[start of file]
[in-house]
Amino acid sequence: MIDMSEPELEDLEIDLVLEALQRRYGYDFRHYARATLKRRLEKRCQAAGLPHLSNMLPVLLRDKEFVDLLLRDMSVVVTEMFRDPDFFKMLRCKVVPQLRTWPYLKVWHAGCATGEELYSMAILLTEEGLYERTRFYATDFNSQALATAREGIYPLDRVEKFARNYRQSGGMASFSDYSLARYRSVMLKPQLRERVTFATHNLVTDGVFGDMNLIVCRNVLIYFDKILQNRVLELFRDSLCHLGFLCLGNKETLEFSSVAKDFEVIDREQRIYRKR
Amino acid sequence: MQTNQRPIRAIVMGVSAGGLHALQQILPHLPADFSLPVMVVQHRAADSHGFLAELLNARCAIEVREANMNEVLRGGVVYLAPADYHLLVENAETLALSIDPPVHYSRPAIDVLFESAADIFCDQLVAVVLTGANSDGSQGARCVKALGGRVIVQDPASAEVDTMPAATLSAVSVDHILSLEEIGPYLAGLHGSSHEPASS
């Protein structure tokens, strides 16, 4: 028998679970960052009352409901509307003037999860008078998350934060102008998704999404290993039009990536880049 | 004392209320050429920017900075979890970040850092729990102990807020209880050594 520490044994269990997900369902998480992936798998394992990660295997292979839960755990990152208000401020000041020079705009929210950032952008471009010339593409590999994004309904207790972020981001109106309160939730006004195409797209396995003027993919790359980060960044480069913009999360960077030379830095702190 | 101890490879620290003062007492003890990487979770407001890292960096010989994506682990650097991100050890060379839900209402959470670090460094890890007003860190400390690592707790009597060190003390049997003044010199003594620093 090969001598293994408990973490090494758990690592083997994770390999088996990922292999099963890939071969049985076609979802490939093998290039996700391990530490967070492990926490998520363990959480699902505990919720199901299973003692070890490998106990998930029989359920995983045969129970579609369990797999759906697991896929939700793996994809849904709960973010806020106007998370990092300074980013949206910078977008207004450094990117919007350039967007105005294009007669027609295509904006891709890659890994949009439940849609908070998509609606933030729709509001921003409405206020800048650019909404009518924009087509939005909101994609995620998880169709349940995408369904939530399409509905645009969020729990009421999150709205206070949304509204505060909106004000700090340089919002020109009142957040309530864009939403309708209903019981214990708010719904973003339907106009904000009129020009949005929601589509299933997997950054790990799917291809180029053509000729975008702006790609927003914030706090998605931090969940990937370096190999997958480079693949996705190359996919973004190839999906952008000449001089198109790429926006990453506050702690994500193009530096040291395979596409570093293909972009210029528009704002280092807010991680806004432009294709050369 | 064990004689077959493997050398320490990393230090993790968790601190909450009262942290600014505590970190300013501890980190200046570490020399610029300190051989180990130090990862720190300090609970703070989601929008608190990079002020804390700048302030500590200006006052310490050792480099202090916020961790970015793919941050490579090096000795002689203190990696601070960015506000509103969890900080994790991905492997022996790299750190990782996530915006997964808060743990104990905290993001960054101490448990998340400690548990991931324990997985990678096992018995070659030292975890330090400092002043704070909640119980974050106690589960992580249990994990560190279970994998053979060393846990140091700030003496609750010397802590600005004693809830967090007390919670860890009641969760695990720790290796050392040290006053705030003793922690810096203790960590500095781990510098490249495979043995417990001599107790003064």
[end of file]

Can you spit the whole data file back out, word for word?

[in-house]
Amino acid sequence: MIDMSEPELEDLEIDLVLEALQRRYGYDFRHYARATLKRRLEKRCQAAGLPHLSNMLPVLLRDKEFVDLLLRDMSVVVTEMFRDPDFFKMLRCKVVPQLRTWPYLKVWHAGCATGEELYSMAILLTEEGLYERTRFYATDFNSQALATAREGIYPLDRVEKFARNYRQSGGMASFSDYSLARYRSVMLKPQLRERVTFATHNLVTDGVFGDMNLIVCRNVLIYFDKILQNRVLELFRDSLCHLGFLCLGNKETLEFSSVAKDFEVIDREQRIYRKR
Amino acid sequence: MQTNQRPIRAIVMGVSAGGLHALQQILPHLPADFSLPVMVVQHRAADSHGFLAELLNARCAIEVREANMNEVLRGGVVYLAPADYHLLVENAETLALSIDPPVHYSRPAIDVLFESAADIFCDQLVAVVLTGANSDGSQGARCVKALGGRVIVQDPASAEVDTMPAATLSAVSVDHILSLEEIGPYLAGLHGSSHEPASS
């Protein structure tokens, strides 16, 4: 028998679970960052009352409901509307003037999860008078998350934060102008998704999404290993039009990536880049 | 004392209320050429920017900075979890970040850092729990102990807020209880050594 520490044994269990997900369902998480992936798998394992990660295997292979839960755990990152208000401020000041020079705009929210950032952008471009010339593409590999994004309904207790972020981001109106309160939730006004195409797209396995003027993919790359980060960044480069913009999360960077030379830095702190 | 101890490879620290003062007492003890990487979770407001890292960096010989994506682990650097991100050890060379839900209402959470670090460094890890007003860190400390690592707790009597060190003390049997003044010199003594620093 090969001598293994408990973490090494758990690592083997994770390999088996990922292999099963890939071969049985076609979802490939093998290039996700391990530490967070492990926490998520363990959480699902505990919720199901299973003692070890490998106990998930029989359920995983045969129970579609369990797999759906697991896929939700793996994809849904709960973010806020106007998370990092300074980013949206910078977008207004450094990117919007350039967007105005294009007669027609295509904006891709890659890994949009439940849609908070998509609606933030729709509001921003409405206020800048650019909404009518924009087509939005909101994609995620998880169709349940995408369904939530399409509905645009969020729990009421999150709205206070949304509204505060909106004000700090340089919002020109009142957040309530864009939403309708209903019981214990708010719904973003339907106009904000009129020009949005929601589509299933997997950054790990799917291809180029053509000729975008702006790609927003914030706090998605931090969940990937370096190999997958480079693949996705190359996919973004190839999906952008000449001089198109790429926006990453506050702690994500193009530096040291395979596409570093293909972009210029528009704002280092807010991680806004432009294709050369 | 064990004689077959493997050398320490990393230090993790968790601190909450009262942290600014505590970190300013501890980190200046570490020399610029300190051989180990130090990862720190300090609970703070989601929008608190990079002020804390700048302030500590200006006052310490050792480099202090916020961790970015793919941050490579090096000795002689203190990696601070960015506000509103969890900080994790991905492997022996790299750190990782996530915006997964808060743990104990905290993001960054101490448990998340400690548990991931324990997985990678096992018995070659030292975890330090400092002043704070909640119980974050106690589960992580249990994990560190279970994998053979060393846990140091700030003496609750010397802590600005004693809830967090007390919670860890009641969760695990720790290796050392040290006053705030003793922690810096203790960590500095781990510098490249495979043995417990001599107790003064």